Art Inspires Art: A young composer creates an orchestral work inspired by Rebecca Louise Law: Awakening

In spring 2023, composer Paul Gabriel L. Cosme visited the Honolulu Museum of Art to see Rebecca Louise Law: Awakening, at the invitation of museum docent Virgie Chattergy. Cosme was in his first semester as a graduate student in music composition at the University of Hawai‘i at Manoa, and had met Chattergy through the East-West Center where he is a Graduate Degree Fellow. Chattergy had a feeling the floral installation would strike a chord with the young musician, and she was right.

Following a long musical lineage of composers inspired by visual art—such as Claude Debussy and Monet’s paintings, and John McCabe and Marc Chagall’s windows in the Synagogue at the Hadasseh-Hebrew University Medical Centre in Jerusalem—Cosme created the orchestral piece A Stranger in a Festival of Spirits after seeing Awakening.

“It’s really an experience,” Cosme says of Law’s work. As opposed to a painting that one can theoretically capture in a second, he explains that the installation comprised of a million pieces of flora unfolds the way music does—linearly through time.

“In a way it was a synesthetic experience, you don’t just see it, you also smell it. Sometimes it feels tactile even if you don’t touch it, because you’re familiar with the flowers. For me as a musician, I can also hear it. Color evokes particular sounds.”

The work was literally a profound awakening for Cosme. “It made me realize the soundscape I’m living in,” he says. “Many of the flowers and fauna in the installation are part of the Hawai‘i ecosystem, even if they are foreign to here. And like Japanese, Chinese, Filipino and other immigrants, were brought here. They’re not native to the land. Same idea that went through my mind. It’s an integration of my own life experiences. I left home when I was young and learned about music from a lot of different people far from home. The artwork is an impetus of what was happening already in my life for years.”

Cosme says he had been tasked with writing a large-scale piece for his master’s degree and had been mulling over what it would be. “I told Virgie after the tour, ‘I think I have my idea for my master’s thesis.’”

At 23, Cosme, who was born in the Philippines, has already accomplished a lot in his field. A winner of the Lila Bell Acheson Wallace Endowed Prize in Music, he graduated summa cum laude from Macalester College with degrees in music and international studies. As a composer, interdisciplinary scholar, and writer, he blends traditions and breaks boundaries to narrate stories of home, loss, and recovery.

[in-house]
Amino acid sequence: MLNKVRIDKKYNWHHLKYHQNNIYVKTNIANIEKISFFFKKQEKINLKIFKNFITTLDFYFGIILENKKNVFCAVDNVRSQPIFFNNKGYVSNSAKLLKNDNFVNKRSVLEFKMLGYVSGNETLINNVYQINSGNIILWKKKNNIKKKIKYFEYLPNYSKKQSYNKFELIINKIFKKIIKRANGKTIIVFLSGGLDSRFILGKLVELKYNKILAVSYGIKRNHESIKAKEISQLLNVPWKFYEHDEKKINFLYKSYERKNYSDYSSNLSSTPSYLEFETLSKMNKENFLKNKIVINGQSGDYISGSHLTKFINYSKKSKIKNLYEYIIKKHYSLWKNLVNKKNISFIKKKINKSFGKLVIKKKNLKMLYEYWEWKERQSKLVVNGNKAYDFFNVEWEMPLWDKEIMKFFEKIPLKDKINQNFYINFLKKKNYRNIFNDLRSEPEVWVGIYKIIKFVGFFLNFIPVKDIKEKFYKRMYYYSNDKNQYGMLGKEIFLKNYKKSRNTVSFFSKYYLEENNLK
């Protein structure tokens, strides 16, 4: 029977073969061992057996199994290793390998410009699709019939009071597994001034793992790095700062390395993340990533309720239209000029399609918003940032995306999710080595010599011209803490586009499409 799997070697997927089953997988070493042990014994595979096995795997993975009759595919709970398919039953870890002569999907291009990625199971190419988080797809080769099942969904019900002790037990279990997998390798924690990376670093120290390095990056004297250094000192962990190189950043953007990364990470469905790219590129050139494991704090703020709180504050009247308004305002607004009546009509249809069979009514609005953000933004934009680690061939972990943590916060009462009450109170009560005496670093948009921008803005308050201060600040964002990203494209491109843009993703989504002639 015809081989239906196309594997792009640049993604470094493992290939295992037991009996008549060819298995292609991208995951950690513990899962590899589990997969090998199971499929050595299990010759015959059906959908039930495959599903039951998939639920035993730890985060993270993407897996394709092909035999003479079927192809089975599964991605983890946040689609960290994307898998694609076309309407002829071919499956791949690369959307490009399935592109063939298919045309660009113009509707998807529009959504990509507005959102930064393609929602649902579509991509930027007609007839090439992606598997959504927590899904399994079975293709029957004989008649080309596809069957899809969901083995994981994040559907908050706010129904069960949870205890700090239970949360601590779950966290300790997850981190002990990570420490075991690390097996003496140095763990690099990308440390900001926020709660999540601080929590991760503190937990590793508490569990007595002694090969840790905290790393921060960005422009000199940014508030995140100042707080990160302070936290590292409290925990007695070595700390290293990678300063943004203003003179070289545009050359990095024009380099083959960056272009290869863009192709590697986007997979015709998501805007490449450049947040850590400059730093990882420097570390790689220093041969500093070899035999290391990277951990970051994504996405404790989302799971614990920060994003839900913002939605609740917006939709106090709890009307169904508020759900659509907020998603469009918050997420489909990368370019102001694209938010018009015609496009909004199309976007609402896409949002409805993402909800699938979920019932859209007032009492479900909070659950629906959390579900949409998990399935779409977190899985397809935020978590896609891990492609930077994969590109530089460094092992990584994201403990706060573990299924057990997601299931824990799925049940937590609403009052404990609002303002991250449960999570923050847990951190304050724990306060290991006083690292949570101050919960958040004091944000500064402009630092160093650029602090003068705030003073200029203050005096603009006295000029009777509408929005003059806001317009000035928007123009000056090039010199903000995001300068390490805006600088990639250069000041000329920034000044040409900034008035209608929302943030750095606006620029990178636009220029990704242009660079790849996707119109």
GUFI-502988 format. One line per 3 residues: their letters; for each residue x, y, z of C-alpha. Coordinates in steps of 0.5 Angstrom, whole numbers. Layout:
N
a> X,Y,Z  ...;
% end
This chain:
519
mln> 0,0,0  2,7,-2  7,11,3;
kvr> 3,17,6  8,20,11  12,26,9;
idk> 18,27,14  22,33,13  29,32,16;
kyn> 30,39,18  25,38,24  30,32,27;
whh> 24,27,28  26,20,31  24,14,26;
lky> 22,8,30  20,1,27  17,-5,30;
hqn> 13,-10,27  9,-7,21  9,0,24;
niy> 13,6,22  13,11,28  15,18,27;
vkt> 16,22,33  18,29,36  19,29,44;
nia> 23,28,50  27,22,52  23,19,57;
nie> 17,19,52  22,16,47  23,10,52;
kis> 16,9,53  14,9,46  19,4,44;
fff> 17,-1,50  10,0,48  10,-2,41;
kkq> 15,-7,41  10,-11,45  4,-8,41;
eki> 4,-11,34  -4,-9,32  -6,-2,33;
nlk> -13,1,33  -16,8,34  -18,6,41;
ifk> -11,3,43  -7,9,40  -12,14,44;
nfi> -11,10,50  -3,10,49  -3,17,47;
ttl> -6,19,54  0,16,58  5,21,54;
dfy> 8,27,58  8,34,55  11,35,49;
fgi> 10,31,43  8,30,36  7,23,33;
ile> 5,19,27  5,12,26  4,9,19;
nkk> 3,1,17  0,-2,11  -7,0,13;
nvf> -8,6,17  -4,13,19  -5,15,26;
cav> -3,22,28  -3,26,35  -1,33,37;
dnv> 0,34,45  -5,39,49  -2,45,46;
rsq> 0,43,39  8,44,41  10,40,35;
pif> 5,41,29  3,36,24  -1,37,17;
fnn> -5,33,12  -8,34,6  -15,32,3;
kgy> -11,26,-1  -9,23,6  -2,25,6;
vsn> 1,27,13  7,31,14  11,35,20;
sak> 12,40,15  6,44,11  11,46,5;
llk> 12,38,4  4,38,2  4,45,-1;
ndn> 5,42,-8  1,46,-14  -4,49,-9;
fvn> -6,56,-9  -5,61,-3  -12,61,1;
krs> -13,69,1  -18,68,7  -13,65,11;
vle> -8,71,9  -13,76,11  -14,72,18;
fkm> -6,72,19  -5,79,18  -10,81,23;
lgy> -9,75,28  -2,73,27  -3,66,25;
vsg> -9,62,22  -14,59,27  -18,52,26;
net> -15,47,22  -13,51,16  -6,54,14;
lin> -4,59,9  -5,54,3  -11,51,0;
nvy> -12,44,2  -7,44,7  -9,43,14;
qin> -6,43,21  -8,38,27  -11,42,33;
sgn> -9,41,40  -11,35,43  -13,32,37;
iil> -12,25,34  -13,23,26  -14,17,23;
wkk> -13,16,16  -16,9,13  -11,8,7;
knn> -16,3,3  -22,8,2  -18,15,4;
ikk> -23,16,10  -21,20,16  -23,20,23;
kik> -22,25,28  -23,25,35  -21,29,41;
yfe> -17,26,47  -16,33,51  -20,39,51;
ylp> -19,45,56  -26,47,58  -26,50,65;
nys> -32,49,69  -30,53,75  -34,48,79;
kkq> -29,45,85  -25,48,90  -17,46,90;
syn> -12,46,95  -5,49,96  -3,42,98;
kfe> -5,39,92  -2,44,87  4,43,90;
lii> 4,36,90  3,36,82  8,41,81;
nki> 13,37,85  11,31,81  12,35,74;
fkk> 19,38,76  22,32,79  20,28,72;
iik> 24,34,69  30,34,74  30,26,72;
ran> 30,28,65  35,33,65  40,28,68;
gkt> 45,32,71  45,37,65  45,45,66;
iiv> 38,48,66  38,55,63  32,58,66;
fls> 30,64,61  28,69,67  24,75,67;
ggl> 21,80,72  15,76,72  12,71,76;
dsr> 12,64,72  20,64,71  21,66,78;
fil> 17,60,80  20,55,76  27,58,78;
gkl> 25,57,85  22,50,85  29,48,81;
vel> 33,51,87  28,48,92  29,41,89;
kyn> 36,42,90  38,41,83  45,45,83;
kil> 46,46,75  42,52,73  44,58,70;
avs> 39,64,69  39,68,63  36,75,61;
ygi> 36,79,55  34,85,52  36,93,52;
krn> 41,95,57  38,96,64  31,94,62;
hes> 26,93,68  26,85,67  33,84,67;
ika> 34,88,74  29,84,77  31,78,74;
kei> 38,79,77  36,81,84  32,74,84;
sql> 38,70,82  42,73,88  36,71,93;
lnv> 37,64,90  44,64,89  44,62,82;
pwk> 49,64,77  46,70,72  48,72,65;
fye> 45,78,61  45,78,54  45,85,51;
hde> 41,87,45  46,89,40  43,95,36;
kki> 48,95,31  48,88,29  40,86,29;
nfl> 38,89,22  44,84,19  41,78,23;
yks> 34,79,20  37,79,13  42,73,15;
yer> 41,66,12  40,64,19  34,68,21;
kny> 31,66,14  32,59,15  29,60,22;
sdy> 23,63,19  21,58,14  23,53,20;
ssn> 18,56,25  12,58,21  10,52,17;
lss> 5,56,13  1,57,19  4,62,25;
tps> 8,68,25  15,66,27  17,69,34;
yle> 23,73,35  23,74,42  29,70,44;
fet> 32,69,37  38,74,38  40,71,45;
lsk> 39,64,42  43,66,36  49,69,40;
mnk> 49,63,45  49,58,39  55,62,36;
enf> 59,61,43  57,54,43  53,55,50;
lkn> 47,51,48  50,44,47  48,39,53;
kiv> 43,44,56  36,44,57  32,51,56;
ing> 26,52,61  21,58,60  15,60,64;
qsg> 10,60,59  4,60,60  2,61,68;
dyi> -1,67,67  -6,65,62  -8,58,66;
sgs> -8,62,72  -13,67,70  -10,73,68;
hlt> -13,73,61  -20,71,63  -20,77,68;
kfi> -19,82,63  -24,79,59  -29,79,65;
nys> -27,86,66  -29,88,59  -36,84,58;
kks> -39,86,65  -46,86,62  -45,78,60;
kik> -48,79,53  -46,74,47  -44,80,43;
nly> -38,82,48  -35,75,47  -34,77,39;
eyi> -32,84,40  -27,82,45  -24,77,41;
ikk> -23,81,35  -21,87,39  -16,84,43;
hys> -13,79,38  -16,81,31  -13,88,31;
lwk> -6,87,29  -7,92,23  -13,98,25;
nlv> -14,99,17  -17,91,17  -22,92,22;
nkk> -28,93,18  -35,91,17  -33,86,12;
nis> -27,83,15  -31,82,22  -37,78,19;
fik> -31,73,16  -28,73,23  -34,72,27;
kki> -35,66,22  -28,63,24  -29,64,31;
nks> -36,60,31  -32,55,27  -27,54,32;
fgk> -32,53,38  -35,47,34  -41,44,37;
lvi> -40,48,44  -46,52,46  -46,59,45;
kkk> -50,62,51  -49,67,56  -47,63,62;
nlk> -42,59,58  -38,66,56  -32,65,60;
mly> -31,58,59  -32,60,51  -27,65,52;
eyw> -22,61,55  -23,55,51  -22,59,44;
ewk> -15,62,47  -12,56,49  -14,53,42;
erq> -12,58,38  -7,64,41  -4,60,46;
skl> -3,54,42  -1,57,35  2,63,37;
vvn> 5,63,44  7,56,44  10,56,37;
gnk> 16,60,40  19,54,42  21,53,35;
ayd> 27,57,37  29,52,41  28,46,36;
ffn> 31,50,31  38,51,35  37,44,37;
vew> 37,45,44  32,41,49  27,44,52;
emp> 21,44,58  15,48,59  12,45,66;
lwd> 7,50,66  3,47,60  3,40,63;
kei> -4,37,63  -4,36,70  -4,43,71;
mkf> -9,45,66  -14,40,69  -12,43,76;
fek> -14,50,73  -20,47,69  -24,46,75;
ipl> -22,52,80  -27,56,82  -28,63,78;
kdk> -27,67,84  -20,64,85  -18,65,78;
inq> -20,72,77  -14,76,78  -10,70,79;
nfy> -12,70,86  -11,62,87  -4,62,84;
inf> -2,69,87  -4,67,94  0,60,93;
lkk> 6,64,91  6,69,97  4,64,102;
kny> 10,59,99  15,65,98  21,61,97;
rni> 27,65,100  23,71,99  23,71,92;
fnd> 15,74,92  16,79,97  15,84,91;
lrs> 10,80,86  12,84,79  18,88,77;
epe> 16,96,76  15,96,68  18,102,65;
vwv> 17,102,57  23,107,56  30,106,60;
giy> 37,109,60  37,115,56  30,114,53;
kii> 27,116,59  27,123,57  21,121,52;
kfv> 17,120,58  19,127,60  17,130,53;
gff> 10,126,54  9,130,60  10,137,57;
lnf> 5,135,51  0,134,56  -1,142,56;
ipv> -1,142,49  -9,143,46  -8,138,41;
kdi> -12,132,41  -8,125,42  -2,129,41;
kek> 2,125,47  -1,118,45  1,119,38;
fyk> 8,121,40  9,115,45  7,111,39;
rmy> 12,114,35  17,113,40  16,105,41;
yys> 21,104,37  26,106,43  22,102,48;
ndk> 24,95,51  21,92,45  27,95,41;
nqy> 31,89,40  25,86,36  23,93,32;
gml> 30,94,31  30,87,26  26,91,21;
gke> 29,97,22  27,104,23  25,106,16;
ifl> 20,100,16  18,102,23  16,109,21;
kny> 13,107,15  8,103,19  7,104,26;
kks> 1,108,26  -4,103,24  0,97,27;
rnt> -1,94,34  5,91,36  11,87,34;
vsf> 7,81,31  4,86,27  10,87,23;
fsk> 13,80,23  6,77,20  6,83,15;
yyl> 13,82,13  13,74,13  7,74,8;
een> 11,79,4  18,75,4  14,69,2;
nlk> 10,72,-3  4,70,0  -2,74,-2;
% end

The Stranger

A Stranger in a Festival of Spirits is partly autobiographical. Cosme explains that it is a play on a story that is a part of many Asian cultures—the stranger who suddenly finds themself in a spirit world and goes on a journey of acceptance and accepting. “On a deeper cultural level, the stranger is me,” says Cosme.

To illustrate his point he talks about being a member of the University of Hawai‘i Javanese Gamelan Ensemble. “It is not my culture, but my friends who are Javanese welcomed me into this space to play the gamelan. So I accepted their invitation to learn. All of the things my friends have taught me are amalgamated into this piece. I’m not randomly choosing music from Asia. I chose music that has meaning to me and tried to blend them together in a way that makes sense to me. I’m not trying to create music that is from their culture. I’m trying to emulate what it sounds like to my ears. The music is from the stranger’s point of view.”

When asked how he translates the visual into the aural, Cosme explains that something “happens in my head.” If he sees a rose, for example, he starts to think of common descriptors, like velvety. “What does velvety sound like? The first level is to translate the tactile feeling into a word, and then translate that word into sound. That process happens instantaneously in my head. But then you now have to create a structure that makes the sound viable. That is where the work really enters. I can imagine for Rebecca Louise Law, she might have found many beautiful flowers, but how do you structure them and create a beautiful installation? It is the same thing for a composer.”

His orchestral work begins with the bright piping of a clarinet. “Those woodwinds are the sounds of different birds,” says Cosme. “They are a common way of depicting forests.” Contemplative strings reflect the calm many people experienced in Awakening. Then a little over halfway through, the music turns dark.

The installation also made him think about aging and death. “There’s a latent content in those kinds of colors—it is about the lack of life, not just calmness. Sometimes it can be a brooding sound, or even a remembrance,” says Cosme. “So that’s why in the music there are a lot of moments where there are Filipino folk songs. There are sections where it becomes quiet, and you can hear lyrical, sweet little tunes—those are Filipino folk tunes that are close to my heart. Now you are in this different world, it’s like being homesick, and you’re grabbing onto whatever reminds you of home.”